I don't believe named return types need/ should be part of this proposal because cpp has guaranteed copy elision as well and does not have named return types so it seems to be unnecessary.

It seems though as if cpp has cases where its not guaranteed (even cpp 17) so it might be worth investigating this before making a final judgement. My cpp is currently not good enough to easily judge the current state of copy elision in cpp.

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andrewrk commented Oct 2, 2018

Here is my new proposal for guaranteed copy elision:

const Foo = struct {
    x: i32,
    ptr: *i32,

    fn init(z: i32) !Foo { // same function signature syntax
        try somethingThatCanFail(); // try still works
        @result() = Foo{ // new builtin function which is a reference to the return value
            .x = 1234,
            .ptr = undefined,
        };
        if (z == 0) return error.Bad;
        if (z == 1) {
            // this still works, but doesn't have guaranteed
            // copy elision semantics.
            return Foo { .x = 0, .ptr = undefined};
        }
        // in case of error inference, @result() refers to the bare value
        @result().ptr = &foo.x;
        return @result(); // returning @result() is guaranteed not to copy any memory
    }

    const Error = error{Bad};

    fn init2(z: i32) Error!Foo {
        @result() = Foo{
            .x = 1234,
            .ptr = undefined,
        };
        // since the result type is fully specified, we need to unwap to get the bare value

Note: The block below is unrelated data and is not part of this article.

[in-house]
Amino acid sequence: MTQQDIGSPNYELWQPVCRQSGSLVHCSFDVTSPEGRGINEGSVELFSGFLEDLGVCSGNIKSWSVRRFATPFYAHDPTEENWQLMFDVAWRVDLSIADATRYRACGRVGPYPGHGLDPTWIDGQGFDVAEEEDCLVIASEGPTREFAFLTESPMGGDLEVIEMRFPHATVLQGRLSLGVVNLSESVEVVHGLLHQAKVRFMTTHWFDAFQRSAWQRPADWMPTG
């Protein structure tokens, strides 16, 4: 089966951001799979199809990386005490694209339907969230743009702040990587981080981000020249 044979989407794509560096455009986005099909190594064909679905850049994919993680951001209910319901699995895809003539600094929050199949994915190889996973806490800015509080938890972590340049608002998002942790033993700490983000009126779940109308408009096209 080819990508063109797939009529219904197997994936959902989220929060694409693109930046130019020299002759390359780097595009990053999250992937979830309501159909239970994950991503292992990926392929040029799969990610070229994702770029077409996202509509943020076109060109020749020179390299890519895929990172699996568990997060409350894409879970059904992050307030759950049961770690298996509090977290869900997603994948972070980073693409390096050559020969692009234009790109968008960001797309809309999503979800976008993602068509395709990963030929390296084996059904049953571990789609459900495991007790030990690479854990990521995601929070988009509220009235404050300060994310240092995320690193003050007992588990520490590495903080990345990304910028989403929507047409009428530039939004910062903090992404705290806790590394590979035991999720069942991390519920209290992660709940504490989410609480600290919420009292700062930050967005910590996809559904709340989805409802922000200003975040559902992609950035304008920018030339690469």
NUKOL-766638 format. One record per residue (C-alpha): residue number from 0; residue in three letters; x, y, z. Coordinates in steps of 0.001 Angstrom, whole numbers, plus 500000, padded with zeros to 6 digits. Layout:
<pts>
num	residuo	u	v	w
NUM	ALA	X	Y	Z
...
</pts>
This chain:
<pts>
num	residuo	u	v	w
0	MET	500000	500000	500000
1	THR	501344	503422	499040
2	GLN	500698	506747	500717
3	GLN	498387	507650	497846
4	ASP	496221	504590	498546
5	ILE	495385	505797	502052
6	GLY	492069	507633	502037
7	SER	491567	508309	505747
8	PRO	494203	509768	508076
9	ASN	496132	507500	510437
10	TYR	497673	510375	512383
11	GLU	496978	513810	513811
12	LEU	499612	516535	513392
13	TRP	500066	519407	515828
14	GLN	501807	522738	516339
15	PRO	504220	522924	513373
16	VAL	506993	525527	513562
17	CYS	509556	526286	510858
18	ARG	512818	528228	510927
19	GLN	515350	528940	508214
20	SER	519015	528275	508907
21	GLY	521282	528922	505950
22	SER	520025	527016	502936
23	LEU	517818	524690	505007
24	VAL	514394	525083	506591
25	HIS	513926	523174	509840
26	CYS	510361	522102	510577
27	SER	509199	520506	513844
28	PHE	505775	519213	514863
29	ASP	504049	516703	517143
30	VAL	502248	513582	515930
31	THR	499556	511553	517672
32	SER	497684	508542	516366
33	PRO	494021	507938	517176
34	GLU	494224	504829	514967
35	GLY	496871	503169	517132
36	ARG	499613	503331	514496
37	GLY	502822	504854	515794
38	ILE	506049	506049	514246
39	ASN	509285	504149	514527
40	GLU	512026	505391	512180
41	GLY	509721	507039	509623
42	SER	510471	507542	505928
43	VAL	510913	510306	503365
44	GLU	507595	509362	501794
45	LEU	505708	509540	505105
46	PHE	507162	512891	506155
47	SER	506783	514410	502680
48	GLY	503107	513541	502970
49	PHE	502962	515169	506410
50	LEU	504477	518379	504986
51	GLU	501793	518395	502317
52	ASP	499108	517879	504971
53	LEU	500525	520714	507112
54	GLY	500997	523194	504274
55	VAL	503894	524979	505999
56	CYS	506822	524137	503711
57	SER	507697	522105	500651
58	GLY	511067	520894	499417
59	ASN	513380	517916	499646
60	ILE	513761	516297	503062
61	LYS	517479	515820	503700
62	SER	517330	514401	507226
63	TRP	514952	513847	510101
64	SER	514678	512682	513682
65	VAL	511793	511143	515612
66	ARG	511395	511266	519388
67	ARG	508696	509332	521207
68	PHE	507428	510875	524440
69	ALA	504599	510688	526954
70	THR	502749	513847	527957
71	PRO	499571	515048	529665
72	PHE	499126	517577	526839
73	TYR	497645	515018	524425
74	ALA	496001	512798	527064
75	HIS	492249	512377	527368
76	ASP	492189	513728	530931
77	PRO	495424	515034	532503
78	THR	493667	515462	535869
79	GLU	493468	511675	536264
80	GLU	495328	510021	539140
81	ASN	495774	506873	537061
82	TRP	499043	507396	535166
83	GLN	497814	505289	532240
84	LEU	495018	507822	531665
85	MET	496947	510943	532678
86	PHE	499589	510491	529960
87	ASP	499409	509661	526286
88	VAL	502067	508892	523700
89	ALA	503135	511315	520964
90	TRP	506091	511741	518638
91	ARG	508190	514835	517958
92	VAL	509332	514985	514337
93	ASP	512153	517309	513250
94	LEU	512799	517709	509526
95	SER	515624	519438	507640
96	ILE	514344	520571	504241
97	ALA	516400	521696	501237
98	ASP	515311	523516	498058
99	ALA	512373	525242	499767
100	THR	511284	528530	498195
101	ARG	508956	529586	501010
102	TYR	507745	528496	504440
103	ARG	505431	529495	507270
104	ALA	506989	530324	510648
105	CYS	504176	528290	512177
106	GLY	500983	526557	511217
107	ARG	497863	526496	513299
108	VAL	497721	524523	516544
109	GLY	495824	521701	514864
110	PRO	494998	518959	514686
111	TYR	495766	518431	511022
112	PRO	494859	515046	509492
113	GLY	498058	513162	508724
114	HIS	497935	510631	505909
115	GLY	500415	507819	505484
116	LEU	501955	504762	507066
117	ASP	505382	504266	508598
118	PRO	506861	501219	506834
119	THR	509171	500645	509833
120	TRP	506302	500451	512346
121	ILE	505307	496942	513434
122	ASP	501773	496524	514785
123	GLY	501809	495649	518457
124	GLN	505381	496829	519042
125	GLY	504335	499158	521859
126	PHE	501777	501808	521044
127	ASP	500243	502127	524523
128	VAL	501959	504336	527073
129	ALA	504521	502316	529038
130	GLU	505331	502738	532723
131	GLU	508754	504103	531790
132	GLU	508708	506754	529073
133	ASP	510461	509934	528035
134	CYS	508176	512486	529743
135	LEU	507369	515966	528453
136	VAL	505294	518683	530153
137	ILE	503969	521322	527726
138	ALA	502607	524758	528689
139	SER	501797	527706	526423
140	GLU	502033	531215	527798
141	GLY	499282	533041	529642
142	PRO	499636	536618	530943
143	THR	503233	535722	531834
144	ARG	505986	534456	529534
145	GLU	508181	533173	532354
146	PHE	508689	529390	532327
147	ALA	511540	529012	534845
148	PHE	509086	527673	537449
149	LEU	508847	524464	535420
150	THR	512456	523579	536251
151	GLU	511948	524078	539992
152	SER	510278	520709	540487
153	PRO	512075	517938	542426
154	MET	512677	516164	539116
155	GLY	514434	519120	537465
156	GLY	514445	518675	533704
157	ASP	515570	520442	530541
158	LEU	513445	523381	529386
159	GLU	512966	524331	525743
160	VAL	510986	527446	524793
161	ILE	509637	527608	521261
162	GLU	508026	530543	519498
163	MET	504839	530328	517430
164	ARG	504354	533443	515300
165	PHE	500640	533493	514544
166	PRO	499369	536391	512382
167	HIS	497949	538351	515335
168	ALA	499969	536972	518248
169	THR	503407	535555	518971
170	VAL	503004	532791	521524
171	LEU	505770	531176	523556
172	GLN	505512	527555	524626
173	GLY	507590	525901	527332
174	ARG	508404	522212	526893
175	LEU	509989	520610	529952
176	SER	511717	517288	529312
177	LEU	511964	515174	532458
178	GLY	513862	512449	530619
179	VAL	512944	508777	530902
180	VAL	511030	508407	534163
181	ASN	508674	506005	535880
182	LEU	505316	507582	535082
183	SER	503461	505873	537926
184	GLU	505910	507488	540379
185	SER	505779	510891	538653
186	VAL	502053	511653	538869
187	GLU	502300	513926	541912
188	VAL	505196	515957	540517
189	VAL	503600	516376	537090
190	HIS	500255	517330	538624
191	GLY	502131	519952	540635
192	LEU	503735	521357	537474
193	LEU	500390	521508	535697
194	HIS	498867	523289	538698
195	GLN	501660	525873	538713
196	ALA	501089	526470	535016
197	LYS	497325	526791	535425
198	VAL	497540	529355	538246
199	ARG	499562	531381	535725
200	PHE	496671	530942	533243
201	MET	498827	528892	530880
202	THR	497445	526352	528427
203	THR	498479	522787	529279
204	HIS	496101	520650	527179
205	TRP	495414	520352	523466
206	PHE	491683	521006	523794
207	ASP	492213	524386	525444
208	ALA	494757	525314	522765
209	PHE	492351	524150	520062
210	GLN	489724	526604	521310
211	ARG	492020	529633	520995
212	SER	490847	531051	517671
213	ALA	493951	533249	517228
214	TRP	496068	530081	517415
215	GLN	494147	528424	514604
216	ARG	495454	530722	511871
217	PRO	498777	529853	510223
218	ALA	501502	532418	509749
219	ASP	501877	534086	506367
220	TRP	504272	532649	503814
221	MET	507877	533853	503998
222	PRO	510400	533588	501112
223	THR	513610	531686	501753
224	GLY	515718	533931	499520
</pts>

const res = &(@result() catch unreachable);
        res.ptr = &foo.x;
        return @result();
    }
}

// works at global scope too
const foo = Foo.init(2);
test "pointer value correct" {
    assert(foo.ptr == &foo.x);
}

The followup proposal would be something like #591 (comment) where a field could be fixed, and not doing this @result() thing to avoid copying would give a compile error.

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winksaville commented Oct 2, 2018

What happens here:

if (z == 3) {
  var foo: Foo = undefined;
  foo.x = 456;
  foo.ptr = &foo.x;
  return foo;

I think this should generate a compiler error?

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winksaville commented Oct 2, 2018

(Note in the above I "fixed" the foo.ptr assignment).

Also, Is there a simple syntax to something like:

fn init3(v: i32) Foo {
    return @result() = Foo{
        .x = v,
        .ptr = &@result().x,
    }
}

(Sorry for the editing :( )

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winksaville commented Oct 2, 2018

I've edited both comments above, please view the comments; 1, 2 directly.

Sorry

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BarabasGitHub commented Oct 2, 2018

I never got the whole copy-elision hype. What is the advantage over fn init(z: i32, result: * !Foo) void or maybe fn init(z: i32, result: * Foo) !void ?

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ghost commented Oct 2, 2018

I'd want to see reason why it's necessary to add new syntax at all cause I'd still like to make the point that even cpp does not have such syntax (neither named return value, nor @return like thing).

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andrewrk commented Oct 2, 2018